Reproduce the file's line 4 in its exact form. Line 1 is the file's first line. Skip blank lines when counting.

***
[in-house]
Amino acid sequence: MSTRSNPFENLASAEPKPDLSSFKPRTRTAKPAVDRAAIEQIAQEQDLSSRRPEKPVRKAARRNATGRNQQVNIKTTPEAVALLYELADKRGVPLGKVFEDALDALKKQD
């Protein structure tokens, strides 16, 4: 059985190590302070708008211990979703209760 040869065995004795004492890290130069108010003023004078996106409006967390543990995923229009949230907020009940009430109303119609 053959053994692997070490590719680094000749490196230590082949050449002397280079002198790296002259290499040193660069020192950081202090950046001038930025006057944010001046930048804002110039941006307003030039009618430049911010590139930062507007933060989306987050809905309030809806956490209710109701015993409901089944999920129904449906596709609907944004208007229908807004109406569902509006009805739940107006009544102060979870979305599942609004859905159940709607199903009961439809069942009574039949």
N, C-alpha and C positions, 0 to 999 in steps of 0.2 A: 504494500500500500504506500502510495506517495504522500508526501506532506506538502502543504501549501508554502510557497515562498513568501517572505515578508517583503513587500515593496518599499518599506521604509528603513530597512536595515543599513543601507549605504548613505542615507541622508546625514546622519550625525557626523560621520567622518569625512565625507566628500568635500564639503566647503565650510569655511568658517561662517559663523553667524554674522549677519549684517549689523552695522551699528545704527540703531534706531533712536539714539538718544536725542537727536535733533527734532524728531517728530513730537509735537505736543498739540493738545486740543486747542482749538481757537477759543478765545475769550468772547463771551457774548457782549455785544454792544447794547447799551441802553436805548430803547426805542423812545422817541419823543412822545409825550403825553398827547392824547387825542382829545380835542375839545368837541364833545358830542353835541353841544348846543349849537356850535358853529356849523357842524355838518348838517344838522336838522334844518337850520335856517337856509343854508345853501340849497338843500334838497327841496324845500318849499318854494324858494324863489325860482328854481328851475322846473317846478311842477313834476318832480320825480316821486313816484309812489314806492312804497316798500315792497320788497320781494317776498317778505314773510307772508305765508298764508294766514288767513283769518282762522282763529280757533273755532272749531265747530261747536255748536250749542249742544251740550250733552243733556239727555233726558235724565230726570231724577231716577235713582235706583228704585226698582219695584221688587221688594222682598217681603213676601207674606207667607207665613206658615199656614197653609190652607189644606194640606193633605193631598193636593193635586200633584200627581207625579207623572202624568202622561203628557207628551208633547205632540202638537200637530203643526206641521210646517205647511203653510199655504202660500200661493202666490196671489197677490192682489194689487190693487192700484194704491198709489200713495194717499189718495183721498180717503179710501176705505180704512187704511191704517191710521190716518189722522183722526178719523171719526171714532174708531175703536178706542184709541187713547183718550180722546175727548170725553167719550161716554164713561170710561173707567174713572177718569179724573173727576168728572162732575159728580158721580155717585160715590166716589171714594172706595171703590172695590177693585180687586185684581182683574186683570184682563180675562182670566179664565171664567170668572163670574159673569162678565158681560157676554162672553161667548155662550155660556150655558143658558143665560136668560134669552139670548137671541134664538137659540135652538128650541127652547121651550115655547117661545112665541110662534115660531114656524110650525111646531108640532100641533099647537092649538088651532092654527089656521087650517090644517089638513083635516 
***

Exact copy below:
N, C-alpha and C positions, 0 to 999 in steps of 0.2 A: 504494500500500500504506500502510495506517495504522500508526501506532506506538502502543504501549501508554502510557497515562498513568501517572505515578508517583503513587500515593496518599499518599506521604509528603513530597512536595515543599513543601507549605504548613505542615507541622508546625514546622519550625525557626523560621520567622518569625512565625507566628500568635500564639503566647503565650510569655511568658517561662517559663523553667524554674522549677519549684517549689523552695522551699528545704527540703531534706531533712536539714539538718544536725542537727536535733533527734532524728531517728530513730537509735537505736543498739540493738545486740543486747542482749538481757537477759543478765545475769550468772547463771551457774548457782549455785544454792544447794547447799551441802553436805548430803547426805542423812545422817541419823543412822545409825550403825553398827547392824547387825542382829545380835542375839545368837541364833545358830542353835541353841544348846543349849537356850535358853529356849523357842524355838518348838517344838522336838522334844518337850520335856517337856509343854508345853501340849497338843500334838497327841496324845500318849499318854494324858494324863489325860482328854481328851475322846473317846478311842477313834476318832480320825480316821486313816484309812489314806492312804497316798500315792497320788497320781494317776498317778505314773510307772508305765508298764508294766514288767513283769518282762522282763529280757533273755532272749531265747530261747536255748536250749542249742544251740550250733552243733556239727555233726558235724565230726570231724577231716577235713582235706583228704585226698582219695584221688587221688594222682598217681603213676601207674606207667607207665613206658615199656614197653609190652607189644606194640606193633605193631598193636593193635586200633584200627581207625579207623572202624568202622561203628557207628551208633547205632540202638537200637530203643526206641521210646517205647511203653510199655504202660500200661493202666490196671489197677490192682489194689487190693487192700484194704491198709489200713495194717499189718495183721498180717503179710501176705505180704512187704511191704517191710521190716518189722522183722526178719523171719526171714532174708531175703536178706542184709541187713547183718550180722546175727548170725553167719550161716554164713561170710561173707567174713572177718569179724573173727576168728572162732575159728580158721580155717585160715590166716589171714594172706595171703590172695590177693585180687586185684581182683574186683570184682563180675562182670566179664565171664567170668572163670574159673569162678565158681560157676554162672553161667548155662550155660556150655558143658558143665560136668560134669552139670548137671541134664538137659540135652538128650541127652547121651550115655547117661545112665541110662534115660531114656524110650525111646531108640532100641533099647537092649538088651532092654527089656521087650517090644517089638513083635516 